Relationships and interactions with our neighbors was the next topic that we discussed, and it was a particularly nostalgic subject for my parents and I as a majority of the neighbors that we had when I was growing up have recently moved away in the last few years. Nearly everyone at the table expressed the same sentiment that they felt much closer and had more interactions with their neighbors during childhood compared to now, which may be a result of the technology that we now fill our free time with. Tami pointed out that in addition to the advances in technology that have led to a reluctance in spending time outdoors and interacting with neighbors, a lack of trust and willingness to be vulnerable amongst strangers has also greatly contributed to a change in how we interact with our neighbors.
Because my Kentucky Kitchen Table took place the week before Election Day, and we had become seemingly comfortable with each other, our conversation then shifted to a more controversial topic: the impending election. To ease into the topic and not enter directly into discussing specific candidates, Hannah asked what advice each of us would give to someone running for a political office. My parents and I have had this conversation multiple times over the last few months, so immediately my dad mentioned how although it is a tricky (AKA wicked) problem, he wishes there was a way to require the President of the United States to have some form of military experience or background because he/she is given the task of being the Commander in Chief of the Armed Forces. This epistemological knowledge of how the armed forces operates would be valuable because the decisions made by the Commander in Chief impact the actual lives of millions of Americans more so than many other decisions that the President makes that may impact Americans’ livelihoods like taxes, healthcare, etc. I also stated that I feel the President should be business-minded rather than politically minded yet still be experienced enough to understand how to make decisions for an entire nation. I think a business-minded candidate is necessary because “corruption” is so prominent in politics and improving our economy and international relations are extremely important to the current state of our nation. Overall, everyone at the table agreed that although it was difficult to choose a candidate based on character in this election and one cannot base their vote solely on character, ideally a candidate for a political office would be level-headed, respectable, generally trustworthy, and considerate of all races, backgrounds, and economic classes while also being well-qualified for the position.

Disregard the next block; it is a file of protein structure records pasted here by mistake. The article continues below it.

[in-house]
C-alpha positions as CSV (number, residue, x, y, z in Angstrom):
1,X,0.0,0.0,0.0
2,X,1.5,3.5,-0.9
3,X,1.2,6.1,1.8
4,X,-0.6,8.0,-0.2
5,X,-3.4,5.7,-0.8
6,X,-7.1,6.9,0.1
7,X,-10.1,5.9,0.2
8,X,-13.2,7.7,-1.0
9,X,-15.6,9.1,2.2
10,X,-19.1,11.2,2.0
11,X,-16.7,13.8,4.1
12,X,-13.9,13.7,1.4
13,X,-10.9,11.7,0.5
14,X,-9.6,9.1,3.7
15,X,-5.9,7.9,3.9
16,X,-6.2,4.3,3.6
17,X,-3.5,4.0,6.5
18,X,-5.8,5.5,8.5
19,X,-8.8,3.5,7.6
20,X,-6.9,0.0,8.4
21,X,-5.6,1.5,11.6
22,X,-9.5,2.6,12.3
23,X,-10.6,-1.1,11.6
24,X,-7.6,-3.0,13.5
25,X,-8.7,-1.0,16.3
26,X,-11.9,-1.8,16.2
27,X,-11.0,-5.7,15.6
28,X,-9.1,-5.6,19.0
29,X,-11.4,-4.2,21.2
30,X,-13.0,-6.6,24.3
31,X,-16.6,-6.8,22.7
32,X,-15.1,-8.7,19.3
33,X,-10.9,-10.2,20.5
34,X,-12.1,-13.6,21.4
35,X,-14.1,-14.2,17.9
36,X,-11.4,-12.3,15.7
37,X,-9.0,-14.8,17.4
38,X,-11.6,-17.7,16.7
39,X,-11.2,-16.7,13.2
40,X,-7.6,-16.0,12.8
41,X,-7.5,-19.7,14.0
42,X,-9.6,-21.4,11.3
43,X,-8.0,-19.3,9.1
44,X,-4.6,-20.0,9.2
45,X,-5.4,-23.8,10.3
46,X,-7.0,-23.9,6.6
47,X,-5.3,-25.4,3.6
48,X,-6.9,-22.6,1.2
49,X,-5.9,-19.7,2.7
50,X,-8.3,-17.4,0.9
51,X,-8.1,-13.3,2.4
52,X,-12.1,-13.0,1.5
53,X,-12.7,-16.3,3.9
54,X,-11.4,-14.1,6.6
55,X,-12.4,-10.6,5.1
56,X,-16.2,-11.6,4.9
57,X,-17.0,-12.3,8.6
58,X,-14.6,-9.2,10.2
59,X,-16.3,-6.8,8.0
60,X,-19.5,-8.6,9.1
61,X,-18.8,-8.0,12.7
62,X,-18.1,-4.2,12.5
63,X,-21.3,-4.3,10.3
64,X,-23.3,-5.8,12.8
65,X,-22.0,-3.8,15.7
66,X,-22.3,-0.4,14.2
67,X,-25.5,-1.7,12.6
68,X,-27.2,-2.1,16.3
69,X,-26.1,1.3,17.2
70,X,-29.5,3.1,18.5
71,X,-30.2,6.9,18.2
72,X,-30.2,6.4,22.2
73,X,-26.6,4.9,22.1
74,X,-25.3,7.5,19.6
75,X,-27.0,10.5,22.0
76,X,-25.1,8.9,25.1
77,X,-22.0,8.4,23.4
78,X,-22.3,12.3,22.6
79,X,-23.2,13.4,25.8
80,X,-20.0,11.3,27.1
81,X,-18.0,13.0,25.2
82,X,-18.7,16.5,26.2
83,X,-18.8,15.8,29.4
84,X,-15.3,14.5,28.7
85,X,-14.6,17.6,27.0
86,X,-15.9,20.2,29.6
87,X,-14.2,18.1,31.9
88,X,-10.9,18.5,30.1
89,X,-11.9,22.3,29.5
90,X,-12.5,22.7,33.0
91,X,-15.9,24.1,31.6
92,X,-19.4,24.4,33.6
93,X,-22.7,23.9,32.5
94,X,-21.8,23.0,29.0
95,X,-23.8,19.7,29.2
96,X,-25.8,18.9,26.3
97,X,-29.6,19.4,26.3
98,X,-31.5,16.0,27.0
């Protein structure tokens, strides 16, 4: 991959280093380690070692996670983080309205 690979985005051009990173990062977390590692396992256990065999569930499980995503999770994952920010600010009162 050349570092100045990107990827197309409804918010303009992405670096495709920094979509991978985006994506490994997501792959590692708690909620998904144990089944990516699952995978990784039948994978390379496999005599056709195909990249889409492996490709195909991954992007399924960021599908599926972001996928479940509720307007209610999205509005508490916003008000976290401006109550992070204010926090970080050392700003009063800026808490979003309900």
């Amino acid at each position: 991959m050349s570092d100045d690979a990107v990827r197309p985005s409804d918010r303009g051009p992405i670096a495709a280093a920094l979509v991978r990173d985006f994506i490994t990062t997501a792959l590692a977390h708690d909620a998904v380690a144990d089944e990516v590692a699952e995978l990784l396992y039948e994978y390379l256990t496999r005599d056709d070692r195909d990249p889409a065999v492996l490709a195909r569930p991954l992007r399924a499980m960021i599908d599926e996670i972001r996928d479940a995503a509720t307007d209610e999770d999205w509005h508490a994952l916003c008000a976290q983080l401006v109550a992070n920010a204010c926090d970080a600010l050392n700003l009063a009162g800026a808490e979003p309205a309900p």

In summation, the greatest thing that I took away from my Kentucky Kitchen Table project was that our campus, hometowns, nation, and world do not necessarily need drastic and radical changes in order to improve. I left the dinner comforted by the thought that if each individual is willing to give compassion and strive to receive respect from everyone they come in contact with, numerous problems that we identified throughout the night could be resolved. I strongly believe that every individual sitting around my kitchen table that night greatly benefited from this project. My parents have not stopped talking about how much they enjoyed hosting this project in our home and how renewed their faith is in my generation. I have eaten dinner around the same table nearly every night for the last eighteen years, and I believe undoubtedly that the night of my Kentucky Kitchen Table project was possibly the greatest experience I have had sitting at that table.